Strade Bianche: Everything you need to know

Key info on the 2024 edition of the one-day race in Tuscany

Date: Saturday March 2, 2024 
Start: Siena, Tuscany
Finish: Siena, Tuscany
Total distance: 215km (men’s) and 137km (women’s)
Defending champions: Tom Pidcock (Ineos Grenadiers) and Demi Vollering (SD Worx)

Strade Bianche gained prestige quickly when the men's race began in 2007, attracting some of the world’s best cyclists to the white roads of Tuscany. In 2017, the one-day race was awarded UCI WorldTour status and has now become a must-do Classics race in many of the pro's calendars. 

Strade Bianche translates to “white roads” and this is a defining feature of the race, with one-third of the overall route being gravel. The route is split into sections, with 15 sections raced on the dirt roads of Tuscany. Testing the rider's bike handling and climbing abilities, the route does not just feature white roads but also steep climbs and winding descents over 215 kilometres. 

Fabian Cancellara holds the record for most wins, having conquered Strade Bianche three times in a row, winning in 2008, 2012, and 2016. The only other rider who has come close to Cancellara’s record is Polish rider Michał Kwiatkowski, who has won the race twice in 2014 and 2017. Other champions include Philippe Gilbert, Zdeněk Štybar, Tiesj Benoot, Julian Alaphilippe, Wout van Aert, Mathieu van der Poel, Tadej Pogačar and most recently, Tom Pidcock.

Riders who have won the race three times have the honour of having a section of gravel named after them. As Cancellara is the only rider in the history of the race to achieve this feat, section eight, an 11.5km long section in Monte Sante Marie, is named after him.

Pidcock won the race last year after a powerful attack, which saw him solo all the way to the finish line. The British rider will be back to defend his title for the second year running but will be up against former winner Tadej Pogačar, as well as Matej Mohorič, Ben Healy, and Christophe Laporte.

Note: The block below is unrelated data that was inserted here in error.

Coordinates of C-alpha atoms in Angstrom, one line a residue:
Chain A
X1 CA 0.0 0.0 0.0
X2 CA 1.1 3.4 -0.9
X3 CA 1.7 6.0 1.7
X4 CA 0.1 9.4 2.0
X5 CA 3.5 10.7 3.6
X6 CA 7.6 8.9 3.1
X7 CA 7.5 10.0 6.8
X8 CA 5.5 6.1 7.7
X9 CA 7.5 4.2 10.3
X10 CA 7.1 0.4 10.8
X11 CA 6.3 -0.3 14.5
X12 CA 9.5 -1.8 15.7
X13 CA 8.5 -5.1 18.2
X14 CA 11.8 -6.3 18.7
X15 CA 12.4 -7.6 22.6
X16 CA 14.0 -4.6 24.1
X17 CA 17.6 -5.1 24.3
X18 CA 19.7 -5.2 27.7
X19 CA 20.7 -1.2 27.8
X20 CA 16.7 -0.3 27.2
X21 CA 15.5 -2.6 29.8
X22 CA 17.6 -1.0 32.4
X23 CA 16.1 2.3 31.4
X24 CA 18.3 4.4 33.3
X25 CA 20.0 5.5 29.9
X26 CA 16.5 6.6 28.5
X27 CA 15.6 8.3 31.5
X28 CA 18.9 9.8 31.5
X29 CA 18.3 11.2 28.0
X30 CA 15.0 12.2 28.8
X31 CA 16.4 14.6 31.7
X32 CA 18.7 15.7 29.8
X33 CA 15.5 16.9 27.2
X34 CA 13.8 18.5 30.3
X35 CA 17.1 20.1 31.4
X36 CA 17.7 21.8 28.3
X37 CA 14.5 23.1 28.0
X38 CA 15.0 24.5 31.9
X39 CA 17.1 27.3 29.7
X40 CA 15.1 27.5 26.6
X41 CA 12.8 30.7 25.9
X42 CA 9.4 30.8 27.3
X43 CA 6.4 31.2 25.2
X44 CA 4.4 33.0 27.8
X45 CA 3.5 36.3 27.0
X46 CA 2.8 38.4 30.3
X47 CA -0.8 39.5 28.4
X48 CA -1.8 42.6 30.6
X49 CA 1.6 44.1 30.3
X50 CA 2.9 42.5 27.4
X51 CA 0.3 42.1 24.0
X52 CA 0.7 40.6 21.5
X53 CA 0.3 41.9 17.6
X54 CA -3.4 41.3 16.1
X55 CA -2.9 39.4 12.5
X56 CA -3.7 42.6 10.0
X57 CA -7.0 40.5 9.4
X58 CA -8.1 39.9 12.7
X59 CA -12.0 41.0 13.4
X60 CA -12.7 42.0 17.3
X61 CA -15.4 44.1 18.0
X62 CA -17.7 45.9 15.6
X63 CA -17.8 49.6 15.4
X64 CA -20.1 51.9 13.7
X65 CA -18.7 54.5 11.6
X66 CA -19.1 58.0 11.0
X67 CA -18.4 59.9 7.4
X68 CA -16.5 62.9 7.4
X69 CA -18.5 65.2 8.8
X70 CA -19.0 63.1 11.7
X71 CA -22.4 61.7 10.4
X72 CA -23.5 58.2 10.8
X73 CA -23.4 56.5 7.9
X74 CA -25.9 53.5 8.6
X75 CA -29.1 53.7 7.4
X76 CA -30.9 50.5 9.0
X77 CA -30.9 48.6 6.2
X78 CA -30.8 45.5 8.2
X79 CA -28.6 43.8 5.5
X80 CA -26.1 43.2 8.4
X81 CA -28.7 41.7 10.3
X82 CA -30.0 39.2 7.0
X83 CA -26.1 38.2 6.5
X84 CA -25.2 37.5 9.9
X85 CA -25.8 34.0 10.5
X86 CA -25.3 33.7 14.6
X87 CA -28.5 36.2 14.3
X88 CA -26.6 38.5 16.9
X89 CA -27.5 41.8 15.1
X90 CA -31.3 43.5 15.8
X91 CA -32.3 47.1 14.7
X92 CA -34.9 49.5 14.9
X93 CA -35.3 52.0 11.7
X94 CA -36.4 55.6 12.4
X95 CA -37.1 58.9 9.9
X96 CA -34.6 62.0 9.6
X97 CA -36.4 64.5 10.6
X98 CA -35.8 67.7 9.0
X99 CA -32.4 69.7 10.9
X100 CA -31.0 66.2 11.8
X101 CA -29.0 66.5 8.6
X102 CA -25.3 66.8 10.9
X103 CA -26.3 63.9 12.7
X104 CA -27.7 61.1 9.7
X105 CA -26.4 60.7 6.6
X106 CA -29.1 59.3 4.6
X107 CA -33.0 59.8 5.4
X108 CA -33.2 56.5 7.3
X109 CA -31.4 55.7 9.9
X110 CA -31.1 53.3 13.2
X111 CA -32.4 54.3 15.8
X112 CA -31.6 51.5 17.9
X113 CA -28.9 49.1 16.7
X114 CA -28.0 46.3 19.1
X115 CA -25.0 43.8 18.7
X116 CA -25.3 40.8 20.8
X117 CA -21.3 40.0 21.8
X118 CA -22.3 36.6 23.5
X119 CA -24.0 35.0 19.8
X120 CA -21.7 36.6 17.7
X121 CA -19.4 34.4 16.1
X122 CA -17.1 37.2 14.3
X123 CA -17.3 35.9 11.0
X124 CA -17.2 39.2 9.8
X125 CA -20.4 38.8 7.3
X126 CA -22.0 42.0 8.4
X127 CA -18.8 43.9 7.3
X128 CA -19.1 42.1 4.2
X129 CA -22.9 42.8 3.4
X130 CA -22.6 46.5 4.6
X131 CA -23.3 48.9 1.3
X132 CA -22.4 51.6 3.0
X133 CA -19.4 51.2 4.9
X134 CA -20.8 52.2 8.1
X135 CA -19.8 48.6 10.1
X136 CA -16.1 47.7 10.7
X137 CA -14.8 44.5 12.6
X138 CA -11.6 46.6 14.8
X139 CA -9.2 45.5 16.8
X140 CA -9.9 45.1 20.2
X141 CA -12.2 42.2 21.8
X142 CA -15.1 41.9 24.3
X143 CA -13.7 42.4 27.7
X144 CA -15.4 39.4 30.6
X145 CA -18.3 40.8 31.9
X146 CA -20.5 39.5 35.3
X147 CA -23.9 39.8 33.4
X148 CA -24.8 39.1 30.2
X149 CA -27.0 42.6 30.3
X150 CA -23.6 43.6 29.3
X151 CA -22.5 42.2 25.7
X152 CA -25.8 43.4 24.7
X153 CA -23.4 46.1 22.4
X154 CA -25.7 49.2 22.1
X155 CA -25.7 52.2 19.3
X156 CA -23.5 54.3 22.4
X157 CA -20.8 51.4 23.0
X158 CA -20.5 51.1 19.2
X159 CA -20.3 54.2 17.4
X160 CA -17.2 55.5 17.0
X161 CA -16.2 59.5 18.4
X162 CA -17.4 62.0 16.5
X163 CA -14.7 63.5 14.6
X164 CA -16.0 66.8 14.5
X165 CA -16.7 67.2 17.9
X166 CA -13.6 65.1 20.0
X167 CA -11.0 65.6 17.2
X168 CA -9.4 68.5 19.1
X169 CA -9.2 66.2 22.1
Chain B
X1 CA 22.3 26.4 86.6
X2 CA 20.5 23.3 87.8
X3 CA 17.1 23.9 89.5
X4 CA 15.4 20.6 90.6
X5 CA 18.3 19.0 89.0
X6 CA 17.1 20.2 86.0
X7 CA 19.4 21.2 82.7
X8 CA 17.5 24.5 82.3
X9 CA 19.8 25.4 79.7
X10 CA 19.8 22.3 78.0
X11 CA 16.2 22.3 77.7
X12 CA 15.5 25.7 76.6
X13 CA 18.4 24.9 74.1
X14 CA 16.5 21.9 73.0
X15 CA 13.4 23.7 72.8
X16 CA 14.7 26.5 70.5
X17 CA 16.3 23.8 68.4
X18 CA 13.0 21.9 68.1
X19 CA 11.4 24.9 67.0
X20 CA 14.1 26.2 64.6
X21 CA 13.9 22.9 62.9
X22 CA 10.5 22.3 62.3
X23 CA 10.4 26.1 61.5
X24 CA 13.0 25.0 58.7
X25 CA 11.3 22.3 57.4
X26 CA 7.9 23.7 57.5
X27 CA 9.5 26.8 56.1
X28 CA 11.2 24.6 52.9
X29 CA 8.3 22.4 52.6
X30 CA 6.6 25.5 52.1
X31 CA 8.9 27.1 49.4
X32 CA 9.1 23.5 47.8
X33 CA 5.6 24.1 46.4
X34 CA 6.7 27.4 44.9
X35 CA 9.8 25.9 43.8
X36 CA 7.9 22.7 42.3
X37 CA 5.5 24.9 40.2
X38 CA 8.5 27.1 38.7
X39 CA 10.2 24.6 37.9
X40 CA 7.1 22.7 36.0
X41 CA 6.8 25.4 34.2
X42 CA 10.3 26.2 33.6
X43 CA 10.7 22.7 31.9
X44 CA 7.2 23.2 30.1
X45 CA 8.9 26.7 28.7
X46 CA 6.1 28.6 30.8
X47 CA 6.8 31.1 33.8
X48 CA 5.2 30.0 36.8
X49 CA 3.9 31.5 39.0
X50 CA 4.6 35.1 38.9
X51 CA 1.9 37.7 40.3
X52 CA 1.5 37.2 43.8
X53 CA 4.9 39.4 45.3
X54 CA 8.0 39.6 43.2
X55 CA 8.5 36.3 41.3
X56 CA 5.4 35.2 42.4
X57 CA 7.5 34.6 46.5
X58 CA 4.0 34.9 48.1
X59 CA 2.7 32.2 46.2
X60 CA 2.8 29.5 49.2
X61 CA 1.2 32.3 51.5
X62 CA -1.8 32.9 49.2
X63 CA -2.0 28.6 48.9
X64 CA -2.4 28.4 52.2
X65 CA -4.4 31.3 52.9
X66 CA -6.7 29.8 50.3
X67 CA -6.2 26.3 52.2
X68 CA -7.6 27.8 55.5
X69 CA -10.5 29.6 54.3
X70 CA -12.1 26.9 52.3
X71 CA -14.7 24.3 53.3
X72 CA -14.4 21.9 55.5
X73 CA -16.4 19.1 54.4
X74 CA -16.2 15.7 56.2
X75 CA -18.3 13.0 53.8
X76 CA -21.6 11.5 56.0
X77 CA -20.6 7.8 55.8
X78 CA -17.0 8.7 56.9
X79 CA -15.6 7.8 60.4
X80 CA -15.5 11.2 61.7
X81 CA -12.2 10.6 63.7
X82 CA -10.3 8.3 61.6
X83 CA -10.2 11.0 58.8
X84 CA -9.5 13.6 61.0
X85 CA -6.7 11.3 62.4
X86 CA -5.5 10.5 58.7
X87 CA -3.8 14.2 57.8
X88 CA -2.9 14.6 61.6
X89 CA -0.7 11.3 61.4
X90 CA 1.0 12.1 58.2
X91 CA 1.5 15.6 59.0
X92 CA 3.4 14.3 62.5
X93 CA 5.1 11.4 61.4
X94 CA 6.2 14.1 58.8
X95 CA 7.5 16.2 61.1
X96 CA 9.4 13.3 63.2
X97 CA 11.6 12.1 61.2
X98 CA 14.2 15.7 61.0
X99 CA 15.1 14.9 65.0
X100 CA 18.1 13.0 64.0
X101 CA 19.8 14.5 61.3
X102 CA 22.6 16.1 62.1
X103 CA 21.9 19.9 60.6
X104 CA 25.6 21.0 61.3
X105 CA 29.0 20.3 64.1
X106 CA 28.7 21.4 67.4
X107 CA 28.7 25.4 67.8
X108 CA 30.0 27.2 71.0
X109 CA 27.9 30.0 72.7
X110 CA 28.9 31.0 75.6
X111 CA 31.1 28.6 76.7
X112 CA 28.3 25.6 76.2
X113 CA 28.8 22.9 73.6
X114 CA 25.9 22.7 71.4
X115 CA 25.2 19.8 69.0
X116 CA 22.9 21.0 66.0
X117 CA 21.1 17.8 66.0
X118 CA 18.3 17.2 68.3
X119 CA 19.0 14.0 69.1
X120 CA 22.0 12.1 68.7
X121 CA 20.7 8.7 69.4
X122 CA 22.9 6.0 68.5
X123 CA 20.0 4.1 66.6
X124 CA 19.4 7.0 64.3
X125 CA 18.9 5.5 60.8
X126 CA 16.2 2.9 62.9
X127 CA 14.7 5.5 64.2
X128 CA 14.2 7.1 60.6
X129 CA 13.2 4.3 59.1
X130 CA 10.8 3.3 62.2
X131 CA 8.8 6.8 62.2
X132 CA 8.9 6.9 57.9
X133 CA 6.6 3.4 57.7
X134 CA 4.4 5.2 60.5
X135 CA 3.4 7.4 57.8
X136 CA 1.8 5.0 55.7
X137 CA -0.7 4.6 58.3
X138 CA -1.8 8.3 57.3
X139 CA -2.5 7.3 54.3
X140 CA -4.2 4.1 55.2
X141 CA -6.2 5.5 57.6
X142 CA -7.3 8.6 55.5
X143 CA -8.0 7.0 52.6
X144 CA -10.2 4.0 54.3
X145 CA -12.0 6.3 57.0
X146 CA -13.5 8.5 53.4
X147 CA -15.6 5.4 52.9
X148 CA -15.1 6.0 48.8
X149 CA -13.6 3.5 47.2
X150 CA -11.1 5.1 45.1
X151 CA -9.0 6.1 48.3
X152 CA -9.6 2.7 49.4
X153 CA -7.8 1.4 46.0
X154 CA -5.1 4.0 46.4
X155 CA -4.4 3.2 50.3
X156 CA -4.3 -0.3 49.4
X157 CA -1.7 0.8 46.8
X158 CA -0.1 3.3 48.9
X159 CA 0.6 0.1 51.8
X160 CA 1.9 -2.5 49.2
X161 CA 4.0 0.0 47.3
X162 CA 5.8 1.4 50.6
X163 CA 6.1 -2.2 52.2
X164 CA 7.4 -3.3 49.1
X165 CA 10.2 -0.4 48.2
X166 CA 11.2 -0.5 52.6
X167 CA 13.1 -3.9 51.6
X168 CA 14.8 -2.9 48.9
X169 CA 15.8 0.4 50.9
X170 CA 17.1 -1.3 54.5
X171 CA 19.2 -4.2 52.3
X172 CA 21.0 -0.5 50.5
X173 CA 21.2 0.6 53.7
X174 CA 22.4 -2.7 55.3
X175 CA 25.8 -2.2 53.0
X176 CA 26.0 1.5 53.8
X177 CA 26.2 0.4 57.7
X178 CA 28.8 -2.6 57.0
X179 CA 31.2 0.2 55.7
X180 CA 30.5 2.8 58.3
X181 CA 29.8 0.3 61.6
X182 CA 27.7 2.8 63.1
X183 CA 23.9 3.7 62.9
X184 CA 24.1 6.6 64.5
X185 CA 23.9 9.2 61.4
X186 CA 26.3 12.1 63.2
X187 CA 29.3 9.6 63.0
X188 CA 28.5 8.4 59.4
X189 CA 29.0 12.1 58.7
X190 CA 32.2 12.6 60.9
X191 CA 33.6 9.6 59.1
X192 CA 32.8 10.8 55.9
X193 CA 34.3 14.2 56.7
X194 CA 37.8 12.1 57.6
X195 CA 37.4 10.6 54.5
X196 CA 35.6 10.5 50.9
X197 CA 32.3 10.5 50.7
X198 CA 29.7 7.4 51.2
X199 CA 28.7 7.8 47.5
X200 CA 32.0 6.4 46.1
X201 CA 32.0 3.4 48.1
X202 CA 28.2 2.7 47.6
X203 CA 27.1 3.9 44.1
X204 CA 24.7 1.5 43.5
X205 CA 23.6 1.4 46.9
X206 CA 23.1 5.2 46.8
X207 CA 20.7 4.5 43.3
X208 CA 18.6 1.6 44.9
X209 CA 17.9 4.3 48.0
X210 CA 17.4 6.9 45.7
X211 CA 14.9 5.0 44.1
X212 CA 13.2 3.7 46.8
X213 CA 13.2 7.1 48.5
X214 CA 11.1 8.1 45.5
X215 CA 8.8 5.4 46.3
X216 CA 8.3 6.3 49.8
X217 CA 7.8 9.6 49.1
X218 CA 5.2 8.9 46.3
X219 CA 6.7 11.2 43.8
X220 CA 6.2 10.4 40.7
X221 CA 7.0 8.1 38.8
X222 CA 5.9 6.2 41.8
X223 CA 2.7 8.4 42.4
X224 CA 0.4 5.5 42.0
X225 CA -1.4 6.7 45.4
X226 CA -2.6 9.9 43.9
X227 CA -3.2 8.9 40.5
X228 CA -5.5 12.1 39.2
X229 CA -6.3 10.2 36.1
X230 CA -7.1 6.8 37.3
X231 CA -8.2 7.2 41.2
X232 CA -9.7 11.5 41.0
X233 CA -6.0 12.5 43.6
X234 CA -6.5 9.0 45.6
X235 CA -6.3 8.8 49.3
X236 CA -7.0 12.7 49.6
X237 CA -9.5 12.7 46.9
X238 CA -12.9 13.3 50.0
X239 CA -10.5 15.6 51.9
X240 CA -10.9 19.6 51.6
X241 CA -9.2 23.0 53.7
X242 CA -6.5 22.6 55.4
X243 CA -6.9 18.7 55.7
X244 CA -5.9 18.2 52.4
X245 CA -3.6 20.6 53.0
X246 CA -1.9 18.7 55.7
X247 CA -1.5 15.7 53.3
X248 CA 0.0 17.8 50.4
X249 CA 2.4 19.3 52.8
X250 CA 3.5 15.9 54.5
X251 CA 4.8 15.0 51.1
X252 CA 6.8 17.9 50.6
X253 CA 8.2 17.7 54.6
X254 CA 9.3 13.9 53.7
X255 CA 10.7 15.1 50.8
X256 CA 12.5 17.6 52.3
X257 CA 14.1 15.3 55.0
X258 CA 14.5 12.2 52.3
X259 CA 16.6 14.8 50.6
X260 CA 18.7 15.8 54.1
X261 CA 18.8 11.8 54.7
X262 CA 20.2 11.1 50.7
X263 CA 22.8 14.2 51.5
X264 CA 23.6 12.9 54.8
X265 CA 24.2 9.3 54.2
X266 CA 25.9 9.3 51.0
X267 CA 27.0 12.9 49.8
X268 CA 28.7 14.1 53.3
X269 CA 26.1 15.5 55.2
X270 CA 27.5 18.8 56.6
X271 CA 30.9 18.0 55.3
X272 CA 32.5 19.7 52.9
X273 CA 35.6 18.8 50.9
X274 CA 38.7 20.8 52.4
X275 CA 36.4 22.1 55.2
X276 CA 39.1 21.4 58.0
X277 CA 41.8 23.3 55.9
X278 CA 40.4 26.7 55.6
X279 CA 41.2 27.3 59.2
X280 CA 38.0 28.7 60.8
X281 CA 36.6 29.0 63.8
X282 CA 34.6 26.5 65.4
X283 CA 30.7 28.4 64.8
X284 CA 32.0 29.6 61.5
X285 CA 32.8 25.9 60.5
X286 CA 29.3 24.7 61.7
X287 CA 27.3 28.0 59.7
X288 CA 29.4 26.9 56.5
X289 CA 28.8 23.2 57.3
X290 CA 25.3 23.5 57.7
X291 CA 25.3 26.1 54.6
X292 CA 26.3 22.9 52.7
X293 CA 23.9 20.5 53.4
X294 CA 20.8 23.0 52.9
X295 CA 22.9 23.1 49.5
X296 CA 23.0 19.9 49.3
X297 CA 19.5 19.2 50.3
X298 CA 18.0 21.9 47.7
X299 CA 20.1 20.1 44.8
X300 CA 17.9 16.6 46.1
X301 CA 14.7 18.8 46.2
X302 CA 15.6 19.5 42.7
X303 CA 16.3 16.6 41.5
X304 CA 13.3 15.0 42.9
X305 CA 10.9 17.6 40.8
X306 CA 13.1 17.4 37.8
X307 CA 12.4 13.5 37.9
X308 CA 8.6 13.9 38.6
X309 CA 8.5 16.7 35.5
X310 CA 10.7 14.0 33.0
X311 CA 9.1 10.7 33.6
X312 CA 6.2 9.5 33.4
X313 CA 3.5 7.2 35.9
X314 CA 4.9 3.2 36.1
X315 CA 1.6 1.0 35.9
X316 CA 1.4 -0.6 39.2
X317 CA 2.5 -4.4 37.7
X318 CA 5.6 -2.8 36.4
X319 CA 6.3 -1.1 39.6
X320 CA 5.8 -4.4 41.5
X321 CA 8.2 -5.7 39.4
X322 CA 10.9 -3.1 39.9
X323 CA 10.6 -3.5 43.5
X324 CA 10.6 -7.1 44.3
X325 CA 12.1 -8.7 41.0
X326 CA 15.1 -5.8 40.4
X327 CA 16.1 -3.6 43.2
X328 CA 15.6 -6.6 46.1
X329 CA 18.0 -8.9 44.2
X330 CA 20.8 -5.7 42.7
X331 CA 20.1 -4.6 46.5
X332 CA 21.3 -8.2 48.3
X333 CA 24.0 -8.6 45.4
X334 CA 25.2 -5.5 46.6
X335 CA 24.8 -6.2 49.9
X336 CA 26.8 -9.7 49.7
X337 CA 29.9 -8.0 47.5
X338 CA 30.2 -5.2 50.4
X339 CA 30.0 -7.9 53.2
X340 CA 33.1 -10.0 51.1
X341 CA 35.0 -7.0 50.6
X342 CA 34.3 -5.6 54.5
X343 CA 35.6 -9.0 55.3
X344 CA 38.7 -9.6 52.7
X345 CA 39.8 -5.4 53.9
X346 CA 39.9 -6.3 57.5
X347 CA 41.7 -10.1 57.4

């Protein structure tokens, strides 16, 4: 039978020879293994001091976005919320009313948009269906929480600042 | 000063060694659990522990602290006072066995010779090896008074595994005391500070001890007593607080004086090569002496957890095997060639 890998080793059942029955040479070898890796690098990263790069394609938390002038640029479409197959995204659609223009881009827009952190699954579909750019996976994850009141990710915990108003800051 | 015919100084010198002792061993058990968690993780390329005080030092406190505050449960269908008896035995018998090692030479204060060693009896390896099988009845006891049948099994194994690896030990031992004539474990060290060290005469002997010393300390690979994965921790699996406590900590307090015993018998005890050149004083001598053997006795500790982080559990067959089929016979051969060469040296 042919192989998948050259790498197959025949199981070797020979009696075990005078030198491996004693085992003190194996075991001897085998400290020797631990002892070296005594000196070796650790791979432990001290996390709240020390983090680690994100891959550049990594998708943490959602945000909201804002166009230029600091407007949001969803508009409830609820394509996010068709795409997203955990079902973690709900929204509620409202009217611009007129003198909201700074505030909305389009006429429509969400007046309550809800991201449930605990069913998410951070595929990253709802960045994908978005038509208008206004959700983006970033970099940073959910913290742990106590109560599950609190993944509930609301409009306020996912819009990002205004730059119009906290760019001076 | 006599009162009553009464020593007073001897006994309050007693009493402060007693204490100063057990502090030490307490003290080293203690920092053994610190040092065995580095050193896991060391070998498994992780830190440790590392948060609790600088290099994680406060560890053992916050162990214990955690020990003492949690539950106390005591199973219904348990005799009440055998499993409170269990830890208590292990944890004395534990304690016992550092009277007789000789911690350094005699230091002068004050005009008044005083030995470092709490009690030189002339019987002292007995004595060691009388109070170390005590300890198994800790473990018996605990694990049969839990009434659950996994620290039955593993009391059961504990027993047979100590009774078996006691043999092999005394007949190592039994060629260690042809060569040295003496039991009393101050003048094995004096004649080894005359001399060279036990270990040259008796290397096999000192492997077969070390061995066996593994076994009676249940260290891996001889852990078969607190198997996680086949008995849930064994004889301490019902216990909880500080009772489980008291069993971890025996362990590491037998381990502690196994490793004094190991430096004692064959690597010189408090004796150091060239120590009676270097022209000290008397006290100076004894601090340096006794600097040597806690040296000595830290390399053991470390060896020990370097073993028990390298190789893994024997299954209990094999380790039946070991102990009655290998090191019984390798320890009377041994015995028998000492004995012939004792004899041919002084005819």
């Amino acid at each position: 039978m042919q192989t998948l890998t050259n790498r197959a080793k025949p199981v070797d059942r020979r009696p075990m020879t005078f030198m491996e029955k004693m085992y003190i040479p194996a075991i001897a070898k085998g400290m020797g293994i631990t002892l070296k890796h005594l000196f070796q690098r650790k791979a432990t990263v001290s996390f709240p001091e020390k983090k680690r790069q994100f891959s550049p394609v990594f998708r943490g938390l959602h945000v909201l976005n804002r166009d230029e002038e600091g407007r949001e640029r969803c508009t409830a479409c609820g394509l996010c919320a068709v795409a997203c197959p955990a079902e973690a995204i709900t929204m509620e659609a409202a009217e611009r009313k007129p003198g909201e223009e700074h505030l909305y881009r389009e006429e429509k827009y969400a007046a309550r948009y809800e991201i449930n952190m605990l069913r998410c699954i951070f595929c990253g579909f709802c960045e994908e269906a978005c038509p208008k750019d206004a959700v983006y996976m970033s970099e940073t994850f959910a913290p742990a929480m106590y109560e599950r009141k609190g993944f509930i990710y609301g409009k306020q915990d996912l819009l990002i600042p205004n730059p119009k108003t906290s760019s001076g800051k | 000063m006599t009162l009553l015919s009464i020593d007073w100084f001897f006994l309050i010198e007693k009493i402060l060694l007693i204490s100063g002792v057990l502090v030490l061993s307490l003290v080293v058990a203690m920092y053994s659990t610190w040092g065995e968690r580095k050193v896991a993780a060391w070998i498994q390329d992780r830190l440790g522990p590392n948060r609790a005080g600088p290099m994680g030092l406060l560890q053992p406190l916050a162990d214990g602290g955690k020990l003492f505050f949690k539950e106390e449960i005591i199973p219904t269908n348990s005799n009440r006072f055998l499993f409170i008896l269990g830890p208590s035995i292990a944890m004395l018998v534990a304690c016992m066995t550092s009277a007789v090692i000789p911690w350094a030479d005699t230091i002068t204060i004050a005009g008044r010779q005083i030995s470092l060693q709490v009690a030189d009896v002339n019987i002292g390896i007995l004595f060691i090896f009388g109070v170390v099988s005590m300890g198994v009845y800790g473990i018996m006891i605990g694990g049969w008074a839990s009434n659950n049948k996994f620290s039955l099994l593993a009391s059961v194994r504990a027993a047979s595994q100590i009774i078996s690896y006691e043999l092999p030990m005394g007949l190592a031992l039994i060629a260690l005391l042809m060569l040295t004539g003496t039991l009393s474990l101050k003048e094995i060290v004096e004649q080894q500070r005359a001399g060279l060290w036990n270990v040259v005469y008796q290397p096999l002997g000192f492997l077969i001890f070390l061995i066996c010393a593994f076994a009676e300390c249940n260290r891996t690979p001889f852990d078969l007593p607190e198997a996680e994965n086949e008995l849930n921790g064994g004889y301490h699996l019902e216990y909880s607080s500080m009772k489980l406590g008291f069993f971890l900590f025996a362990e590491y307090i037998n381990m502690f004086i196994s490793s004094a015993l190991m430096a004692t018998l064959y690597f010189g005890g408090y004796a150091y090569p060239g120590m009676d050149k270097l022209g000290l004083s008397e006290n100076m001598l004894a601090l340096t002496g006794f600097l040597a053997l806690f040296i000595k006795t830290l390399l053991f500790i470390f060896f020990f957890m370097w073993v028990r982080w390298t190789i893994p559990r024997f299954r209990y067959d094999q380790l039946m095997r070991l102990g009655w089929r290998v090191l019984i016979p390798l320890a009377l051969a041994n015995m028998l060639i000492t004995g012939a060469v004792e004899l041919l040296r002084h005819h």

Image: James Startt

Strade Bianche men’s teams: 

  • Alpecin-Deceuninck
  • Arkea-B&B Hotels
  • Astana Qazaqstan
  • Bahrain-Victorious 
  • Bora-Hansgrohe
  • Cofidis
  • Decathlon AG2R La Mondiale 
  • EF Education-EasyPost
  • Groupama-FDJ
  • Ineos Grenadiers
  • Intermarché-Wanty
  • Lidl-Trek
  • Movistar
  • Soudal–Quick-Step
  • DSM-Firmenich PostNL
  • Jayco Alula
  • Visma-Lease a Bike
  • UAE Team Emirates 
  • Israel-Premier Tech
  • Lotto Dstny 
  • Uno-X Mobility
  • Corratec-Vini Fantini 
  • Q36.5 Pro Cycling
  • Team Polti Kometa
  • Tudor Pro Cycling

Strade Bianche men's route: 

This year’s edition of the race is the longest in its history, having increased from 184km to 215km, as well as one of the hardest with the inclusion of four more gravel sections for the peloton to tackle. That takes the overall amount of gravel sections to 15 instead of 11, a total of 71.5km. The majority of the race – 175km to be exact – remains unchanged from its previous editions and features many of the white roads we’ve come to expect in this race, including Bagnaia, Lucignano d’Asso, S.Martino in Grania, and Monte Sante Marie. In previous editions, Le Tolfe was the final stretch of unpaved road before the riders headed to the finish line in Siena, however, this year’s race features a 30km circuit loop with some old and new gravel sections.